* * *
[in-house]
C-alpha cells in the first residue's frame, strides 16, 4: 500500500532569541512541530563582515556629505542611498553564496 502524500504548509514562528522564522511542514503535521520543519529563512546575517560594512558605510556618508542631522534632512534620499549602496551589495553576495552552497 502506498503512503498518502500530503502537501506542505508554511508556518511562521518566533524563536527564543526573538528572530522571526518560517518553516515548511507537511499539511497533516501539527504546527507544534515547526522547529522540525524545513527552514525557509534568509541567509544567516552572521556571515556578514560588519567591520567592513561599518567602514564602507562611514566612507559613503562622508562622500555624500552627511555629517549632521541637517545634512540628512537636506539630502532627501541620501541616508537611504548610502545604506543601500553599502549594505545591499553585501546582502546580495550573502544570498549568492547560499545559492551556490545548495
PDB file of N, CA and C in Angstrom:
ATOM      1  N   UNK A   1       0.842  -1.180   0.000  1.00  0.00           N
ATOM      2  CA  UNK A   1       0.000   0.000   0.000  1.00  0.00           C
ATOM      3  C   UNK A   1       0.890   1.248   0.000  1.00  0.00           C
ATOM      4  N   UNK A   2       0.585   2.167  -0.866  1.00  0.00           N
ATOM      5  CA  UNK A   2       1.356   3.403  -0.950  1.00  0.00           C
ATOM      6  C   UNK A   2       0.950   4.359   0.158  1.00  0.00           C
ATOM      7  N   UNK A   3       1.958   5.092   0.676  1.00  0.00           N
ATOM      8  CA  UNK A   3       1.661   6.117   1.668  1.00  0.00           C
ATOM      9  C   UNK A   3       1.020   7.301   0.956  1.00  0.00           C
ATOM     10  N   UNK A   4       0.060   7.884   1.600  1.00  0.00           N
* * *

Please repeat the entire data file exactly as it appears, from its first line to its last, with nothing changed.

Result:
[in-house]
C-alpha cells in the first residue's frame, strides 16, 4: 500500500532569541512541530563582515556629505542611498553564496 502524500504548509514562528522564522511542514503535521520543519529563512546575517560594512558605510556618508542631522534632512534620499549602496551589495553576495552552497 502506498503512503498518502500530503502537501506542505508554511508556518511562521518566533524563536527564543526573538528572530522571526518560517518553516515548511507537511499539511497533516501539527504546527507544534515547526522547529522540525524545513527552514525557509534568509541567509544567516552572521556571515556578514560588519567591520567592513561599518567602514564602507562611514566612507559613503562622508562622500555624500552627511555629517549632521541637517545634512540628512537636506539630502532627501541620501541616508537611504548610502545604506543601500553599502549594505545591499553585501546582502546580495550573502544570498549568492547560499545559492551556490545548495
PDB file of N, CA and C in Angstrom:
ATOM      1  N   UNK A   1       0.842  -1.180   0.000  1.00  0.00           N
ATOM      2  CA  UNK A   1       0.000   0.000   0.000  1.00  0.00           C
ATOM      3  C   UNK A   1       0.890   1.248   0.000  1.00  0.00           C
ATOM      4  N   UNK A   2       0.585   2.167  -0.866  1.00  0.00           N
ATOM      5  CA  UNK A   2       1.356   3.403  -0.950  1.00  0.00           C
ATOM      6  C   UNK A   2       0.950   4.359   0.158  1.00  0.00           C
ATOM      7  N   UNK A   3       1.958   5.092   0.676  1.00  0.00           N
ATOM      8  CA  UNK A   3       1.661   6.117   1.668  1.00  0.00           C
ATOM      9  C   UNK A   3       1.020   7.301   0.956  1.00  0.00           C
ATOM     10  N   UNK A   4       0.060   7.884   1.600  1.00  0.00           N